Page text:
For example, without getting into the definition of "assault weapons" (don't get me started on the disingenuousness of both sides on that issue!) let's stipulate that certain types of weapons pose a much greater threat to public safety if they fall into irresponsible or criminal hands. Yet as you point out, William, those weapons also have perfectly legitimate sporting uses (your "Service Rifle" competition, for instance.) Is there a way to make those weapons available to legitimate sportsmen training for, and competing in, such events, while making them highly inaccessible to potential misuse?

I can envision several ways, the easiest being to store those weapons in a special facility where the practices and competitions can also take place. The facility, and the storage, could be monitored closely by law enforcement, and the weapons released to their owners only for use on those premises. Yet that would interfere, to some extent, with a legitimate sportsman who owns such a weapon's ability to fully and privately enjoy the use of that weapon. Rather than discussing the valid issues on both sides, the most likely scenario would be for some well-intentioned pro-regulation group to propose such a compromise, and the affronted anti-regulation folks to loudly and indignantly refuse. You can bet that the pro-regulation folks will walk away (regardless of the outcome) with their suspicions about knuckle-dragging Neanderthals reinforced!

On the other side, take a news story about the gun collector whose collection was stolen from a highly-secured, specially-built facility in his vacation home by thieves who had to work for two solid days to circumvent the security. The pro-regulation folks who immediately speak up and demand even more stringent regulations on the number of guns that can be stored in one household and the types of security required, etc., do a fabulous job of reinforcing the anti-regulation folks' worst stereotypes and fears.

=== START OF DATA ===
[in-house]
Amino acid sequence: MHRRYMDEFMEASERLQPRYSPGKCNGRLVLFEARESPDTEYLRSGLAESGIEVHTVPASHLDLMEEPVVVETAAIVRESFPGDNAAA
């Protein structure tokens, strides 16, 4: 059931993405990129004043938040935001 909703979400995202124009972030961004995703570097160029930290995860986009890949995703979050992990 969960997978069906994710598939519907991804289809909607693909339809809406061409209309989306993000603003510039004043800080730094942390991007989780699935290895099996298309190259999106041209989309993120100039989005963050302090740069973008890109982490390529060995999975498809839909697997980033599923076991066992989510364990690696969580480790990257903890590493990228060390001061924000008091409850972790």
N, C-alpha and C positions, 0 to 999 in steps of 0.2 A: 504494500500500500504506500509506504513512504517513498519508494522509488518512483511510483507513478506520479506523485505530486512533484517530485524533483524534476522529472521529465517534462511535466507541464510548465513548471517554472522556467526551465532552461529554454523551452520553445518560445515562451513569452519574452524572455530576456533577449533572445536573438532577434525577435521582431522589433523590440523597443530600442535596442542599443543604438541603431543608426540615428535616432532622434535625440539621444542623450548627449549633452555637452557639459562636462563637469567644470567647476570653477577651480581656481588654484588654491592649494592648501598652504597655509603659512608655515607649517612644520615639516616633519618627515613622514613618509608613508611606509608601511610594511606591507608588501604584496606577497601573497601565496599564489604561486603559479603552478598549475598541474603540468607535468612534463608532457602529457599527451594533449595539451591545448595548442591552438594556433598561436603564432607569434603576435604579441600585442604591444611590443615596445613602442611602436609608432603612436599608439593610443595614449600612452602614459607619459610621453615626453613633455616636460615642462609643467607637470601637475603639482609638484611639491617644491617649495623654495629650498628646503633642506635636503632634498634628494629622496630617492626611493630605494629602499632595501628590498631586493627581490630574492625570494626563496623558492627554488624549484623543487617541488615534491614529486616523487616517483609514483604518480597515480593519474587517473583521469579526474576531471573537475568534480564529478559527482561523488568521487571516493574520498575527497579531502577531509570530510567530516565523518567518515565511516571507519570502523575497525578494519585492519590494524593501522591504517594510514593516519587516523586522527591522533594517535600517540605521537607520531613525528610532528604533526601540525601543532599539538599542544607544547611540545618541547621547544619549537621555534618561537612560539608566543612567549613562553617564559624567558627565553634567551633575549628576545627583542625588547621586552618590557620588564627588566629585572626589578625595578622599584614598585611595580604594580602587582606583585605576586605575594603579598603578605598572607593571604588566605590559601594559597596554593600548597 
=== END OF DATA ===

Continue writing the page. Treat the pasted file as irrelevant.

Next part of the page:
I don't think gun control is a left vs. right, liberal vs. conservative, Democrat vs. Republican issue, William. There's lots more to it than that. Urban vs. rural, blue-collar vs. white-collar, even some factors of race and gender enter into it. Lots of people living in high-crime urban areas (those who are most likely to have sharp and immediate safety concerns that they don't want to address by turning their neighborhoods into a latter-day Dodge City with everyone having to have a six-shooter on their hip to feel safe) are Democrats. Lots of suburban and rural sportsmen are Republicans. But the opposite is also true.

Until we all start listening to each other, and concede that everyone will have to accept some compromise, things will only get worse. But as you point out, it's only one issue. And there are too many other important issues for us to allow this one to be the wedge that keeps us from re-building our democracy! Thanks for asking Auntie Pinko!